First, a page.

“Good Lord, Pascal! Are all your book covers so dark and icky? Can’t you do something commercial? Romantic, even?” Well, since you asked, the first volume below proved quite a financial success for the client. The second never quite got the OK for a romantic fiction, but it does has that romance novel feel, I think. The white space was reserved for the author name; but just leaving it blank gives the image a certain something, don’t you agree?
And, not least or last, a personal sketch for a cover for The Ugly Swans by the great Strugatsky brothers, a particular favorite of mine.
This is a proposed cover I did for an anthology of science fiction set in Rochester, New York. The politically correct editor insisted on no sexy females, no nudity, no post-apocalyptic landscape, no grey zombie flesh, etc. etc. Of course I broke all the rules. Thumbs down on this one!
And then there’s this beauty. What classic psychology text was better accoutered? (Forgive me, B. F.)
Now there’s a large and important difference between book covers, and book design. Book design involves laying out the book page by page, picking the fonts, deciding what the margins should be, where to put the dedication and references and index and all that. It is intricate, tricky, and important. (Especially when designing for ebook readers, which can re-configure the book from top to bottom.) It’s also not very easy to give you an example of such design without giving you the actual book.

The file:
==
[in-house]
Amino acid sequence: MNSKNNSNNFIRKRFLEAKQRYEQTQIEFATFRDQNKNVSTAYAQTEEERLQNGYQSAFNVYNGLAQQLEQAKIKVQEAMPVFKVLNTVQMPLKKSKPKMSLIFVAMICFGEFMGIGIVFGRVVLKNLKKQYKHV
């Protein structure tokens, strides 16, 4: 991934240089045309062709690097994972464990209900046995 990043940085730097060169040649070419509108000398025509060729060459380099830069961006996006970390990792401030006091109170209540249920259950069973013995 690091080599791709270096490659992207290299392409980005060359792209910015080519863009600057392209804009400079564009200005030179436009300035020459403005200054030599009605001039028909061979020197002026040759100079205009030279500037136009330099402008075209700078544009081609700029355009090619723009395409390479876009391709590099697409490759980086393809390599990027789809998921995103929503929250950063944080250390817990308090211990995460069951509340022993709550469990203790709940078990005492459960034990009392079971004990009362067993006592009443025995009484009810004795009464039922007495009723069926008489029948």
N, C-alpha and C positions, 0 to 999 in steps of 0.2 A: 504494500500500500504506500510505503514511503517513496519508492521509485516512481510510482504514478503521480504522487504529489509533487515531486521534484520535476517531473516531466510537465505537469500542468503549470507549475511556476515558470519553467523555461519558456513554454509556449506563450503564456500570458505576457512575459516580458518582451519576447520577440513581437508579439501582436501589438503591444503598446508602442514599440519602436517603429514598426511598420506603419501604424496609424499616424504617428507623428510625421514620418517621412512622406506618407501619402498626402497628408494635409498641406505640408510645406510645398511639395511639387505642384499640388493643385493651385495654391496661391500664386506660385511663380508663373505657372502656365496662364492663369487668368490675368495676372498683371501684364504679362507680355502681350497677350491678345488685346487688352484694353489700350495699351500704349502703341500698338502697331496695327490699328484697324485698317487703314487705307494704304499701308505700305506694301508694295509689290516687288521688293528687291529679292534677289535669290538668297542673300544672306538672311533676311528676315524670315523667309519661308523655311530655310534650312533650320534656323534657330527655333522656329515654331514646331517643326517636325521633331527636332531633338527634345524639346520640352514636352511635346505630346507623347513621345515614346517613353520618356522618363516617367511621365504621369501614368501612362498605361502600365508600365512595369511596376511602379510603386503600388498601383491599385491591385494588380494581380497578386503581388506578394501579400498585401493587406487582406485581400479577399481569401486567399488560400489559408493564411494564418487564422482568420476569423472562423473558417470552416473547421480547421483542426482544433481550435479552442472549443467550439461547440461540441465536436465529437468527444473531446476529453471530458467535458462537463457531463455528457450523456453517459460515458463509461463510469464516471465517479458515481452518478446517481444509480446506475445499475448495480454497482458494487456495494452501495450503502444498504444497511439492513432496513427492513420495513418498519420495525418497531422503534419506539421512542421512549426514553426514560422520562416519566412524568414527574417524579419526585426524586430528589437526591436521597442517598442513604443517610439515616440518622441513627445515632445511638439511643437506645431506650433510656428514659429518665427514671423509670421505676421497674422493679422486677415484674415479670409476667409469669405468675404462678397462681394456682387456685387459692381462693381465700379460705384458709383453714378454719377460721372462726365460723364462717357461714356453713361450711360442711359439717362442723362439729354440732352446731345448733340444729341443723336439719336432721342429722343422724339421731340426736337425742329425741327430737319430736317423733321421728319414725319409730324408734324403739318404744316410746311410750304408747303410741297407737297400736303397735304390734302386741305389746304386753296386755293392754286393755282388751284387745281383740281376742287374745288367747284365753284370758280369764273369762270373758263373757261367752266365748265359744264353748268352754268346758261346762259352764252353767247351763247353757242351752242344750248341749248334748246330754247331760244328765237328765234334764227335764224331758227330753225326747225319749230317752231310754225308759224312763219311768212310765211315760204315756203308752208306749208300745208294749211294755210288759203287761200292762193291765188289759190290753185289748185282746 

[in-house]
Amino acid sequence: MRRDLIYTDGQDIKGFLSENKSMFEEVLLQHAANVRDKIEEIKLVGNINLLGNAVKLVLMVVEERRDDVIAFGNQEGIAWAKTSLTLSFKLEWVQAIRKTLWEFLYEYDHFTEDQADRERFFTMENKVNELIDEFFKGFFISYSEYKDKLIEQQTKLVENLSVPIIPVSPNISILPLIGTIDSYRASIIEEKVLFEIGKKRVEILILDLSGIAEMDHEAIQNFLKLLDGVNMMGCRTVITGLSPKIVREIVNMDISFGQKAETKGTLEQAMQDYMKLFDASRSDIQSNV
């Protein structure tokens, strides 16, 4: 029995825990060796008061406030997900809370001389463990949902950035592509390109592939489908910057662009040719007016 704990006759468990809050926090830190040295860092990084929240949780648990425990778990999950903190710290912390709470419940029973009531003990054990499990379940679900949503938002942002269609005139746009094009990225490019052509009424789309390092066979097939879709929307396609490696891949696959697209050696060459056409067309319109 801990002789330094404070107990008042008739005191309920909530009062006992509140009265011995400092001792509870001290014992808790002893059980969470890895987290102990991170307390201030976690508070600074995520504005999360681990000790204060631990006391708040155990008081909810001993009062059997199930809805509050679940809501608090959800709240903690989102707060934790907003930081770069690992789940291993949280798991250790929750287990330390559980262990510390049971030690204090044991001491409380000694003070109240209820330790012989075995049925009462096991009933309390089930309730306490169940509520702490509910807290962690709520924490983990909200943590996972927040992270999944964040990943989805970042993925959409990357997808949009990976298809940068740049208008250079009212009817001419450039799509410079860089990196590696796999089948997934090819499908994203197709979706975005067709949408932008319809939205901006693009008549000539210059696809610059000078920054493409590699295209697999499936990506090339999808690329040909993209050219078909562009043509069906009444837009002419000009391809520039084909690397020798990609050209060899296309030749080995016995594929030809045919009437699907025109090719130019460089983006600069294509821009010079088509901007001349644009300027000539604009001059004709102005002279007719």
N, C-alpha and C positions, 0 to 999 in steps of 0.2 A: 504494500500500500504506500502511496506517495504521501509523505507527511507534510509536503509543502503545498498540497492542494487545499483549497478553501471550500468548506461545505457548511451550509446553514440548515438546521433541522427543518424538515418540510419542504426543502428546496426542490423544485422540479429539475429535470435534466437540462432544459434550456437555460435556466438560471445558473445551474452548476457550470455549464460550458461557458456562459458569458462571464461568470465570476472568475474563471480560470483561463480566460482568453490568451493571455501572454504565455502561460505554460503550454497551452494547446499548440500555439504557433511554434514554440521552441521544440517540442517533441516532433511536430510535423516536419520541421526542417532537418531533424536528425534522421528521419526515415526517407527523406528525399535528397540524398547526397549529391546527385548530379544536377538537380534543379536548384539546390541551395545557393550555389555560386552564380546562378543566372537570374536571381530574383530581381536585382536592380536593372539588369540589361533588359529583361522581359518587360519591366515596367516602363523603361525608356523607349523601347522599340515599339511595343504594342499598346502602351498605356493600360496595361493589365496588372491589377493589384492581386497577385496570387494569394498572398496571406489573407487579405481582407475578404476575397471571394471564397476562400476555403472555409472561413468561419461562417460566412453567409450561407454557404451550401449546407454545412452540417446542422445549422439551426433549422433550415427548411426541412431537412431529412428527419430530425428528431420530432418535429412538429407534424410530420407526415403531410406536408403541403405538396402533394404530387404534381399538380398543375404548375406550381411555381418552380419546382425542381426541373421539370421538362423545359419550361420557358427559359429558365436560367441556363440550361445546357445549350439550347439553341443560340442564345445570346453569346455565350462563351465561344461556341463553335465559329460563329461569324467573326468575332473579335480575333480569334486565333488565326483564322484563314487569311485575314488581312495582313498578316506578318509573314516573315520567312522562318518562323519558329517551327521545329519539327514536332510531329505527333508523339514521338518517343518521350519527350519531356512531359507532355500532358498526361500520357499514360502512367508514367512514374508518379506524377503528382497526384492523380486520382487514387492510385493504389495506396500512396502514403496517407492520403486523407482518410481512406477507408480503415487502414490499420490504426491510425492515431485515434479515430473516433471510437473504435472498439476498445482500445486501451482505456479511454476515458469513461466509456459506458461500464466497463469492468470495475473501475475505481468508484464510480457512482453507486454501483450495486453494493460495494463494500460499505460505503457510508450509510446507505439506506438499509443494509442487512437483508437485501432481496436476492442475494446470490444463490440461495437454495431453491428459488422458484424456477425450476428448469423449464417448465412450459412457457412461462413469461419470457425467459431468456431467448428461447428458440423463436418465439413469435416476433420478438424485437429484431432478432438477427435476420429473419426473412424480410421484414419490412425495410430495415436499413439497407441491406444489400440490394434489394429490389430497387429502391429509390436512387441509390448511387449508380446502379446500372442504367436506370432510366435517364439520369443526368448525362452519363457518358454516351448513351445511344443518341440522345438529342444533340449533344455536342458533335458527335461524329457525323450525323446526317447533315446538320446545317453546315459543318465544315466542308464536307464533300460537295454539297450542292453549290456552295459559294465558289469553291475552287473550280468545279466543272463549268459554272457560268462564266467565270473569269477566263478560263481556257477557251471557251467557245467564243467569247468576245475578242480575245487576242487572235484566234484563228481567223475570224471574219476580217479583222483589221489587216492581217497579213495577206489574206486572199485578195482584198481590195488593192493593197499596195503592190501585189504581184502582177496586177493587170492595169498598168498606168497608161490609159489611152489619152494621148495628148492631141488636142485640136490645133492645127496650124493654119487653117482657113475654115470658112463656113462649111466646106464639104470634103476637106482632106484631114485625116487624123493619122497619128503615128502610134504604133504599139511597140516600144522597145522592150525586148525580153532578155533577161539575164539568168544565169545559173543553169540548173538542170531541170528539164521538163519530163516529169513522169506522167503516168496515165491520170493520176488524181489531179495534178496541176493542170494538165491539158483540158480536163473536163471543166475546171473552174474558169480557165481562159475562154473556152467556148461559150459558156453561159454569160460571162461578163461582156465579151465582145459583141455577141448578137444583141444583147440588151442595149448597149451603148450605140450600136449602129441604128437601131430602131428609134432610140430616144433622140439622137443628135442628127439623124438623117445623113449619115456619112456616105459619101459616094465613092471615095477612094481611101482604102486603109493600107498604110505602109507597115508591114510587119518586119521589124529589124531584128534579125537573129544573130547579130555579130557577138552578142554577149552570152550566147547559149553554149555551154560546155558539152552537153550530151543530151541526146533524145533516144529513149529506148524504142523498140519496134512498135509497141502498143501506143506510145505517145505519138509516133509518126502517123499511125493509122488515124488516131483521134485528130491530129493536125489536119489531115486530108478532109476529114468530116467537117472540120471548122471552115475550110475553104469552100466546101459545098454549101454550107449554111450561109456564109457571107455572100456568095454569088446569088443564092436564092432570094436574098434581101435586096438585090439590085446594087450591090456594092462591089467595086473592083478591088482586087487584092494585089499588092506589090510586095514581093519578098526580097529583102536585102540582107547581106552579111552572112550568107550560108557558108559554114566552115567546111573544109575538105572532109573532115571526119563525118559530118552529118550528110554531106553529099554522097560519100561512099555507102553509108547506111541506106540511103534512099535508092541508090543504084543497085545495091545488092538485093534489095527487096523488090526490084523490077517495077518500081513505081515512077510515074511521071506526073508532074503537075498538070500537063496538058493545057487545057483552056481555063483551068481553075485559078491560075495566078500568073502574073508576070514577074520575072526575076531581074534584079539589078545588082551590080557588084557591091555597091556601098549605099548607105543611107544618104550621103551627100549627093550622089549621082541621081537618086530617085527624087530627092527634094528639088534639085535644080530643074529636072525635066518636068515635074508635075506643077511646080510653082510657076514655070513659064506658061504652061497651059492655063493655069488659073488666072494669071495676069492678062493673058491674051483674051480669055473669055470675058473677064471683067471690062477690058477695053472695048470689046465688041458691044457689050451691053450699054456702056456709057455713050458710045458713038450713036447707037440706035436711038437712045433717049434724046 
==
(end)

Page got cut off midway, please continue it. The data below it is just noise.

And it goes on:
So here you are! A free book, designed by David Pascal, just for you.
The story behind this particular volume? Not long ago a number of academicians and others interested in virtual worlds and education decided to put together a formal peer-reviewed journal. I became managing editor throughout the creation of the first issue, and one of my duties was the actual creation of a print and digital version of that first issue. This I did. It was decided to release it free to the public in order to get attention for the journal and the subject. You can download the full 213-page digital version here.
It isn’t the first academic publication I worked on, or the last I’m likely to do, but the criteria was certainly pretty stringent on this one, and it’s the only full book I’ve done that I can provide for your inspection free of charge. So download away, and happy reading.
More recent work? Here are three digital covers for upcoming works by science fiction writer Colin Trafford: